African nations decided on Saturday that Kenya needs its president, and will request a delay of Uhuru Kenyatta's trial.
African leaders agreed on Saturday after a meeting held at the Union's head office in addis Ababa, Ethiopia, that Kenyan President Uhuru Kenyatta should not attend a trial at the International Criminal Court (ICC) if the UN Security Council did not agree to delay the proceedings, Ethiopia's foreign minister, Tedros Adhanom, said.
He said that the AU would request the trial be deferred under article 16 of the court's Rome Statute that allows a delay of a year subject to renewal and would request a postponement if that demand was not met.
"If that is not met, what the summit decided is that President Kenyatta should not appear until the request we have made is actually answered," Tedros told journalists, explaining decisions of a meeting to discuss Africa's relations with the court.
Earlier today, African nations also agreed that sitting heads of state should not be put on trial by the ICC where Kenya's leaders are in the dock, Adhanom said at a ministerial meeting. "We have rejected the double standard that the ICC is applying in dispensing international justice," Tedros told the delegates before Saturday's summit where African leaders met to endorse the ministerial recommendations.
'Africans are not second-class people'
He said trying Kenya's president and his deputy infringed on that nation's sovereignty. The two men deny charges that they orchestrated a killing spree after a disputed 2007 election.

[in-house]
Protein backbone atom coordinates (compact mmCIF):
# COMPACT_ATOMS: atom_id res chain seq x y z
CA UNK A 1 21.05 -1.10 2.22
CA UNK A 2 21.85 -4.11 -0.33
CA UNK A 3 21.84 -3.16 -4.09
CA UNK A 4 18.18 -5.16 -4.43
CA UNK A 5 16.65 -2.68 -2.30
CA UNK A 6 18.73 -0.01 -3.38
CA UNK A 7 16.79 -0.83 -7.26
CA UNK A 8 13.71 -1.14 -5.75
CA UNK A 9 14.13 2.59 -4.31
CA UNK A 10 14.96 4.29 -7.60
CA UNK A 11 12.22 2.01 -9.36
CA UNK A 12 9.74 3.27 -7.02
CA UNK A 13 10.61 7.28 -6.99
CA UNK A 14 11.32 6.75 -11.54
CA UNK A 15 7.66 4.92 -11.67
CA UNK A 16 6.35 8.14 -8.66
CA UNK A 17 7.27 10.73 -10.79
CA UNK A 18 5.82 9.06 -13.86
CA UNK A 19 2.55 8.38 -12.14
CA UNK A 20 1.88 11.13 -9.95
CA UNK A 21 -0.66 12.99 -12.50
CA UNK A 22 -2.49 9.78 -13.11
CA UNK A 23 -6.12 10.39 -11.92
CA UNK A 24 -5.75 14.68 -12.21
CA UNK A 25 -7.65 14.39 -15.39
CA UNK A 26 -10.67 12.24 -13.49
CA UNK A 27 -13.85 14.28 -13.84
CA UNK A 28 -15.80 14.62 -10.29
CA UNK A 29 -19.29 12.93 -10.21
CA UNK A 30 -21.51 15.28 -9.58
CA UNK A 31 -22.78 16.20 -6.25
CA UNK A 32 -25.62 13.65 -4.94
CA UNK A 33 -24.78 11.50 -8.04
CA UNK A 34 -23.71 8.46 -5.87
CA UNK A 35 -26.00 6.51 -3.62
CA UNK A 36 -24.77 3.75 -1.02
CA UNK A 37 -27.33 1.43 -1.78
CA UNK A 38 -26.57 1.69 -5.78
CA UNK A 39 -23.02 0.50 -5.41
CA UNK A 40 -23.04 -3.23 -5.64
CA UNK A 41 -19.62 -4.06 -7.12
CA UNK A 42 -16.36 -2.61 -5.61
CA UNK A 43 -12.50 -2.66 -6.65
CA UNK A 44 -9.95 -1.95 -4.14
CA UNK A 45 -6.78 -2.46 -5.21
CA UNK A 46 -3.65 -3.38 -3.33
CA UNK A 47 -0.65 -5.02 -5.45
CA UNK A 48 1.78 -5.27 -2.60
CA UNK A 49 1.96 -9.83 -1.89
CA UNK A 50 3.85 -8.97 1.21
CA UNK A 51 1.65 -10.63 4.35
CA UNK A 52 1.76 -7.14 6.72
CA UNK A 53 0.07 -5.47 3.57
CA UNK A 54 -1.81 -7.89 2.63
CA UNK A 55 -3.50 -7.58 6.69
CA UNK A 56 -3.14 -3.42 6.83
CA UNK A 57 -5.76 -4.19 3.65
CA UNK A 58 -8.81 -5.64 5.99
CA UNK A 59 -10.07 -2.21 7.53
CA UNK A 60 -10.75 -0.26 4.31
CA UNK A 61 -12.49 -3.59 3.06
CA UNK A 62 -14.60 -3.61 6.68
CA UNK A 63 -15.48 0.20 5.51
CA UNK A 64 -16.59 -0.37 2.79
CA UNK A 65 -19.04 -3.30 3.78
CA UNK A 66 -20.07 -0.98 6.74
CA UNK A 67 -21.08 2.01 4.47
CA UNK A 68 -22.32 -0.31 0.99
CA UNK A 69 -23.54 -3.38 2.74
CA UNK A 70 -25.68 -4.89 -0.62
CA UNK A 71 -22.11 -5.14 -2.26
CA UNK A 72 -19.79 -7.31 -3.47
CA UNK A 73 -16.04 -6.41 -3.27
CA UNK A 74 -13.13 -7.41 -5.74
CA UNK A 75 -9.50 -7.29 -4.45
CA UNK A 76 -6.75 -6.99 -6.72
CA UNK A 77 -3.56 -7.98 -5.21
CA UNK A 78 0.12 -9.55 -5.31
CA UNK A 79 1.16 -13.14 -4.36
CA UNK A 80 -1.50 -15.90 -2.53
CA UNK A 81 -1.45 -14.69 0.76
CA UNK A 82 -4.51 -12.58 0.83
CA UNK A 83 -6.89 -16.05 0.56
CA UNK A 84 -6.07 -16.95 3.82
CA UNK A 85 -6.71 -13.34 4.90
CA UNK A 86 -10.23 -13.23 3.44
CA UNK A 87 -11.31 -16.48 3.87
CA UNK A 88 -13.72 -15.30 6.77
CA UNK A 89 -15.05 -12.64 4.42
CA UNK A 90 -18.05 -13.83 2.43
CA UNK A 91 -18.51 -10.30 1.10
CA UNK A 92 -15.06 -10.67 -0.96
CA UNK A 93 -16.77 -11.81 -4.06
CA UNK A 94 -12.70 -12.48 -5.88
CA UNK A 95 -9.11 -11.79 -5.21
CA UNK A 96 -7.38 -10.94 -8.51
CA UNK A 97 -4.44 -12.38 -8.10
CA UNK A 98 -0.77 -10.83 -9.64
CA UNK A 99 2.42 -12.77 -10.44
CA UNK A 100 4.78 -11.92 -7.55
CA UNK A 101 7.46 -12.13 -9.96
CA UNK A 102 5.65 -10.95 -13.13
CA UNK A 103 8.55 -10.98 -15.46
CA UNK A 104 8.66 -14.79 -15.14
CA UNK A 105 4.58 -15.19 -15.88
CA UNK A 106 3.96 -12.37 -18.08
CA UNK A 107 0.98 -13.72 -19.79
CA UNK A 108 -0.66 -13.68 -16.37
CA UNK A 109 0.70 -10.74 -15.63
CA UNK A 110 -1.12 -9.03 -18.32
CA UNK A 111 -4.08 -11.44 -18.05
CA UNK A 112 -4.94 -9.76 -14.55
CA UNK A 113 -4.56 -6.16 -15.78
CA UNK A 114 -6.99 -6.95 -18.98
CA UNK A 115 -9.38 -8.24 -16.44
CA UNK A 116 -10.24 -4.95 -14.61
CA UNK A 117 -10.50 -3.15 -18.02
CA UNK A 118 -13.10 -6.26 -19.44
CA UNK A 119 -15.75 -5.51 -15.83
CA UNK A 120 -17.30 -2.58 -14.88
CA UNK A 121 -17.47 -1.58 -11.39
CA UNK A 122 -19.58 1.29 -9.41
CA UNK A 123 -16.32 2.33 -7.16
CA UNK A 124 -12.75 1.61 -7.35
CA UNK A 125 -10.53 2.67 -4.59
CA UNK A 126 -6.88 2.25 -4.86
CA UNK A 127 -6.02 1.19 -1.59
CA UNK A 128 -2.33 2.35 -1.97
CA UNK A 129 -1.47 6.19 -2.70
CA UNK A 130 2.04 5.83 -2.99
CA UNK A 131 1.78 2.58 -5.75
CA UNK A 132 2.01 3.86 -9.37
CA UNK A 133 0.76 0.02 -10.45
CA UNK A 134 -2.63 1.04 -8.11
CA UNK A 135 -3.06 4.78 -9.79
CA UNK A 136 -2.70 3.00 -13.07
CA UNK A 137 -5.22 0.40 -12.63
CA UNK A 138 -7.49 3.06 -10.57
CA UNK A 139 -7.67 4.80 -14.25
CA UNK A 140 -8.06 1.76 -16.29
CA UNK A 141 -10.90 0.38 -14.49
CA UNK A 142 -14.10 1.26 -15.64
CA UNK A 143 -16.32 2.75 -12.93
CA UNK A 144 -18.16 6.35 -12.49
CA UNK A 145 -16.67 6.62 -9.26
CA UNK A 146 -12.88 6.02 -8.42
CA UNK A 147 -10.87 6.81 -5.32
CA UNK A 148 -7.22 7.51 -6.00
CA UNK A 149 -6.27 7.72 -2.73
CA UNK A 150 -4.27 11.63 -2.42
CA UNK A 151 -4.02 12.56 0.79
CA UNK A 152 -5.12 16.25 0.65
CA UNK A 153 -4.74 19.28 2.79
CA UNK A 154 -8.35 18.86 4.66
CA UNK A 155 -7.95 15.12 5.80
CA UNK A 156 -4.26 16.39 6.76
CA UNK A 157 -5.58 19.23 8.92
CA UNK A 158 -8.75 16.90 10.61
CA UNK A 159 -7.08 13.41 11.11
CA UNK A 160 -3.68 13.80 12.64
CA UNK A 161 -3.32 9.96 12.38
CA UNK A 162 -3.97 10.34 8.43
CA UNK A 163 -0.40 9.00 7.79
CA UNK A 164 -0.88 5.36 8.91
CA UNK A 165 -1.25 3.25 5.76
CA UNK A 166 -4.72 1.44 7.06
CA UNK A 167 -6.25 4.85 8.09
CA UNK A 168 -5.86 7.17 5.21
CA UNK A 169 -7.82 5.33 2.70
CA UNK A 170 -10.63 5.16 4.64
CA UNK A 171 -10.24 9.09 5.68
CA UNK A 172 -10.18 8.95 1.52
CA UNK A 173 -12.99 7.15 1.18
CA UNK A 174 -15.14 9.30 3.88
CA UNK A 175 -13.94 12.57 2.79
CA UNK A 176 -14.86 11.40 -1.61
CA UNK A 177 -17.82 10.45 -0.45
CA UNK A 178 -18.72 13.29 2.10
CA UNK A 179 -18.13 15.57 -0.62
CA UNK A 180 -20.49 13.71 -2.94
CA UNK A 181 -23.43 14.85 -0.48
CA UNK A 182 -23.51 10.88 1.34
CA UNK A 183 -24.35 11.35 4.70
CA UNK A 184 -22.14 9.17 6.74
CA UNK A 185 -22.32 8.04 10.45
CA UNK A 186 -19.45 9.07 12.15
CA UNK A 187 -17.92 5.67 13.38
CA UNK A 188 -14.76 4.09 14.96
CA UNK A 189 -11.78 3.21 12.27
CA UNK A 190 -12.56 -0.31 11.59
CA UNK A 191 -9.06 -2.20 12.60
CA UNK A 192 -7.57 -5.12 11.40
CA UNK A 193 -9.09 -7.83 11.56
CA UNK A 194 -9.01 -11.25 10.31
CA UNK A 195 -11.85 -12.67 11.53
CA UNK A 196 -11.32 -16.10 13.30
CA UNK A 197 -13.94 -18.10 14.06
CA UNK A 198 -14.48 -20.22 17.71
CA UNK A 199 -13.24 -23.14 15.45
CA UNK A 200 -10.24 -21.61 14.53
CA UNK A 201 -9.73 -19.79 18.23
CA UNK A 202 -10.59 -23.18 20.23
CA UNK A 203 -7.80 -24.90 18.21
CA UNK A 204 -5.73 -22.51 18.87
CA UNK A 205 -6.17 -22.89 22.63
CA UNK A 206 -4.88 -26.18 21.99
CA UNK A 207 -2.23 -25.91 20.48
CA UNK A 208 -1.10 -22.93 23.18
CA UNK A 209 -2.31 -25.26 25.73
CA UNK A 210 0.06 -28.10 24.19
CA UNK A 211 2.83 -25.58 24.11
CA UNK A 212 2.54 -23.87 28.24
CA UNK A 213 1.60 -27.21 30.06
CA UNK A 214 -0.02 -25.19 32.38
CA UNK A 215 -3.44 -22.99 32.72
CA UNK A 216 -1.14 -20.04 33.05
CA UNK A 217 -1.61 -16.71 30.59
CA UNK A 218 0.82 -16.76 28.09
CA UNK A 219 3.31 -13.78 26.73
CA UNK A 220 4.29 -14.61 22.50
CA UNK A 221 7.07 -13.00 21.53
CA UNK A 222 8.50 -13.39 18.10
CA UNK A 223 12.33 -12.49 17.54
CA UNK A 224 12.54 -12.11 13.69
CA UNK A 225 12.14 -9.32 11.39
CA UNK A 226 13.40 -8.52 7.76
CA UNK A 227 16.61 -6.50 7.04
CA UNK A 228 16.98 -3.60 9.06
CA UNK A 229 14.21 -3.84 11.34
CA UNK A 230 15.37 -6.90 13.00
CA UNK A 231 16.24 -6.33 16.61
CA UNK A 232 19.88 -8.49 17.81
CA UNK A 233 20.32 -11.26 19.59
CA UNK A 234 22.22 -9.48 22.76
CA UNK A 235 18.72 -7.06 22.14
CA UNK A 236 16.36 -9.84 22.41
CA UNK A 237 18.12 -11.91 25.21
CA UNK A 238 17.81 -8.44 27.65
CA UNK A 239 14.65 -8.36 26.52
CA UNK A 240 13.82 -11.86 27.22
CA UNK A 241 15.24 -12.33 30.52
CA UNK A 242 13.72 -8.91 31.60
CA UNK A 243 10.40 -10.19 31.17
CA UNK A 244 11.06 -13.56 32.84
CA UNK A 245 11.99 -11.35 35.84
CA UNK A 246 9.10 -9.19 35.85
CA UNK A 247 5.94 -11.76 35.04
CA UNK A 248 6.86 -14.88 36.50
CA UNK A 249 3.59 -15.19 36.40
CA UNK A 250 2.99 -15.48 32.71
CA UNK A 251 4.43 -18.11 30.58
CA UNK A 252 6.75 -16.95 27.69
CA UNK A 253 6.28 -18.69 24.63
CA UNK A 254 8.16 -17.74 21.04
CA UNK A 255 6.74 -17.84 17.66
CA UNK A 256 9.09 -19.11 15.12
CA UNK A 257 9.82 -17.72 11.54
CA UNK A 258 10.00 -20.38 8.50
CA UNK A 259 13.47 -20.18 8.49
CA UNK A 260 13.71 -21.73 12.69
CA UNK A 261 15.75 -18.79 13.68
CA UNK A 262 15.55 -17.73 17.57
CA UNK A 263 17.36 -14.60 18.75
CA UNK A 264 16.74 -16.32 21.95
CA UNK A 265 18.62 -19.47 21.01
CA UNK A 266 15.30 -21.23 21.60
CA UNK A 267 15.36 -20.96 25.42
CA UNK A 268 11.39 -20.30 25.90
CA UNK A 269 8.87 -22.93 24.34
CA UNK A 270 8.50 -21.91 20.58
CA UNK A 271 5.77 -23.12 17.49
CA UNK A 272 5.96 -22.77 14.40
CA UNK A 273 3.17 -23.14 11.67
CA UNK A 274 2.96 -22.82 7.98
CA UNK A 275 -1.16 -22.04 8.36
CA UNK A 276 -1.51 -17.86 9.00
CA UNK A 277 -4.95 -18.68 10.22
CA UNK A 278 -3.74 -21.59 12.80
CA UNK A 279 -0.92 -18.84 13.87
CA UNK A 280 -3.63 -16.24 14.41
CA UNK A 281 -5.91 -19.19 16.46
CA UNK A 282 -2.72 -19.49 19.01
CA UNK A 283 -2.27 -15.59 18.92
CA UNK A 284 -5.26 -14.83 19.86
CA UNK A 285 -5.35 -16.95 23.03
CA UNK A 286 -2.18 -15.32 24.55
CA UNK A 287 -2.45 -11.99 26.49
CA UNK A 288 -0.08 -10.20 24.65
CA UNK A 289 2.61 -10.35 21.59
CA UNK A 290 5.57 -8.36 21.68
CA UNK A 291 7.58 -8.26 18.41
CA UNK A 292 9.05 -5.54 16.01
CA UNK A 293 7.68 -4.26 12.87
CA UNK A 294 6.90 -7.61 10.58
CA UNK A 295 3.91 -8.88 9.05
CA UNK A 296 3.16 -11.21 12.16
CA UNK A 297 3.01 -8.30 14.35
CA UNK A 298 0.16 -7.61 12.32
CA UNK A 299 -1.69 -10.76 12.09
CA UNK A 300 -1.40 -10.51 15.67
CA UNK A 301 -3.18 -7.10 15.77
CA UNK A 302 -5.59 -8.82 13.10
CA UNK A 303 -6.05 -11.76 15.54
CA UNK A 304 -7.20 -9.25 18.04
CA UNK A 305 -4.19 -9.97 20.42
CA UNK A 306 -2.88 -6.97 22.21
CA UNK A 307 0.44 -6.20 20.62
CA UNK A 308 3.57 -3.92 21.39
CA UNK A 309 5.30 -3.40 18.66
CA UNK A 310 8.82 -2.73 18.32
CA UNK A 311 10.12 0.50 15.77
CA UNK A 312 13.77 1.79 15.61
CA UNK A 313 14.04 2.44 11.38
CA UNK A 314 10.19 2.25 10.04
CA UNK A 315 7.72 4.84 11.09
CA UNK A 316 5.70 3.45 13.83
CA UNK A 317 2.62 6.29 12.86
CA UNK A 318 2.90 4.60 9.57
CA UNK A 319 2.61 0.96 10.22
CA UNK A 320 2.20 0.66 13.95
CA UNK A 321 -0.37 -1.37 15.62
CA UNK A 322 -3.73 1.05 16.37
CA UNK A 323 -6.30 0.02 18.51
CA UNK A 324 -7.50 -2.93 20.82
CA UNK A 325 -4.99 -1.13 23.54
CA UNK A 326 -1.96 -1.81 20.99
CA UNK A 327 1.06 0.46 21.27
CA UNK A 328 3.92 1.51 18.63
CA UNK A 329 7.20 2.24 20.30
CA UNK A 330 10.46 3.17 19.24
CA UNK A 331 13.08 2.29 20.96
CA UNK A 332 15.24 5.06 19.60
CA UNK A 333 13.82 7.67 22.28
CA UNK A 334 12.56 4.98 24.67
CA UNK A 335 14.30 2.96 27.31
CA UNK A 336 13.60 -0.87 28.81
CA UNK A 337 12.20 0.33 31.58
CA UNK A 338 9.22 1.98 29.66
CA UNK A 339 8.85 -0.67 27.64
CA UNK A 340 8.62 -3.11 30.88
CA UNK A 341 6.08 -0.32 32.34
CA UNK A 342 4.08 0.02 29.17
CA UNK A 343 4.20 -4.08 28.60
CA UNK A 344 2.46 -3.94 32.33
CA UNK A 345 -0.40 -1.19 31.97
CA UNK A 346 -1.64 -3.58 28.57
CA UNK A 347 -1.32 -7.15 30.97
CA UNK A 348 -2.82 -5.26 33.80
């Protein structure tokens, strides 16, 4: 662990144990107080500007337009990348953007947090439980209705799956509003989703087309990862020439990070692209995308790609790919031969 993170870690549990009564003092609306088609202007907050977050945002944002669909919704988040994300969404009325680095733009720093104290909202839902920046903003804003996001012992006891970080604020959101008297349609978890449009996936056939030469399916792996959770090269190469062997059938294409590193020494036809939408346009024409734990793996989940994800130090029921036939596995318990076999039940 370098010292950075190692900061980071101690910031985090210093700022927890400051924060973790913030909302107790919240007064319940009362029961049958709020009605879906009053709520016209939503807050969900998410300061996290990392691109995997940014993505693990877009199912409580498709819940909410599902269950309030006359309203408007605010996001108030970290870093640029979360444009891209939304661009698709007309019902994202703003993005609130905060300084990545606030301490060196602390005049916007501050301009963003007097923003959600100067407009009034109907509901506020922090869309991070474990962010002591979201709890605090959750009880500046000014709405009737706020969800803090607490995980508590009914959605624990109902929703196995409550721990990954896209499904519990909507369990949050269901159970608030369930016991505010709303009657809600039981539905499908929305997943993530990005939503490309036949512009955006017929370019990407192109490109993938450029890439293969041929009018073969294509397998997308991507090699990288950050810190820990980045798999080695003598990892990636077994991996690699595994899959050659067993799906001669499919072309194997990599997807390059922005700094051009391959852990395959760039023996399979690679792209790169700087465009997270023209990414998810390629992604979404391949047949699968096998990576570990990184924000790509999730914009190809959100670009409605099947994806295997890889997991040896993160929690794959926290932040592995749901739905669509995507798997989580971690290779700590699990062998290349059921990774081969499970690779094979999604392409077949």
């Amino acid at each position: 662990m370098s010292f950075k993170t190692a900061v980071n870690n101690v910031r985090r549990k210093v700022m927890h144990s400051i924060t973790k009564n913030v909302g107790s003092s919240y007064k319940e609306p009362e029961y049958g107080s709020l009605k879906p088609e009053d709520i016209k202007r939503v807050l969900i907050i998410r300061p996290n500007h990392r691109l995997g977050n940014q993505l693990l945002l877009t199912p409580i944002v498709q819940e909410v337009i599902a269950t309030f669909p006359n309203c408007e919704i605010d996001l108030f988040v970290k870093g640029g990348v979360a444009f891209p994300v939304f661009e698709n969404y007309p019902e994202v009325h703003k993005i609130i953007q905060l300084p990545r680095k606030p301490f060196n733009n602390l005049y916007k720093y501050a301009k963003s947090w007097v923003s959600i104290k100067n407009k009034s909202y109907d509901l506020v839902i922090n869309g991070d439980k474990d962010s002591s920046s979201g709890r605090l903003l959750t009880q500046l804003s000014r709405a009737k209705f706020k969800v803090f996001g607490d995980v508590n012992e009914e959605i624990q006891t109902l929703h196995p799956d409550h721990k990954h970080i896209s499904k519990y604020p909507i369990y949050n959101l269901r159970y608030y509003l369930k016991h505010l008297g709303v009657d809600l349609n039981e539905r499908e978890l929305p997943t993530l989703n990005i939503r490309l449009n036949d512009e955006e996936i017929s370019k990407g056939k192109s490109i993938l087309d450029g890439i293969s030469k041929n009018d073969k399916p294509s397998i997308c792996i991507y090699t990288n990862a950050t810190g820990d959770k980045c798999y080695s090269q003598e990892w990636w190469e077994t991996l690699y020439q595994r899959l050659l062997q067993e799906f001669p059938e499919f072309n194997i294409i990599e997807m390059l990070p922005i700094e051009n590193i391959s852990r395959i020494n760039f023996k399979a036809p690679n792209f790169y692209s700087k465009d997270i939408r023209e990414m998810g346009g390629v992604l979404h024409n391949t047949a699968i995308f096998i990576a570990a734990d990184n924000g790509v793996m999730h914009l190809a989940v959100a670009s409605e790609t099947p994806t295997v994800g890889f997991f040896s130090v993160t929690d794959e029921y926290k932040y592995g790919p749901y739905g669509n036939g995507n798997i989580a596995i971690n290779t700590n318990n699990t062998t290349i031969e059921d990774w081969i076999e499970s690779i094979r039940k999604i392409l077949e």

Frustration with the ICC has been growing in Africa because the court has convicted only one man, an African warlord, and all others it has charged are also Africans. Kenyan President Uhuru Kenyatta, facing trial at the ICC for crimes against humanity, on Saturday attacked the court as imperialistic and racist.
"The ICC has been reduced into a painfully farcical pantomime, a travesty that adds insult to the injury of victims. It stopped being the home of justice the day it became the toy of declining imperial powers," the president told an African Union summit.
"We would love nothing more than to have an international forum for justice and accountability, but what choice do we have when we get only bias and race-hunting at the ICC?" he said.
Kenyatta and his deputy William Ruto have been charged by the ICC for allegedly masterminding a vicious campaign of ethnic violence that left at least 1 100 dead and more than 600 000 homeless after disputed 2007 elections.
Kenyatta said he had been the victim of "gratuitous libel and prejudice" and portrayed as "a fugitive from justice who is guilty as charged".
"It is the fact that this court performs on the cue of European and American governments against the sovereignty of African States and peoples that should outrage us," he said in his fiercest attack to date against the court.
"All the people indicted before that court, ever since its founding, have been Africans," he said, urging the AU to unite in the face of a "divide and rule" policy and "fashion African solutions to African problems".
"Africa is not a third-rate territory of second-class peoples. We are not a project, or experiment of outsiders," he said.
Kenyatta's trial is due to start in The Hague on November 12. Should he fail to turn up for any of the hearings the ICC could issue an arrest warrant, with Kenya then running the risk of diplomatic isolation. – Reuters – Sapa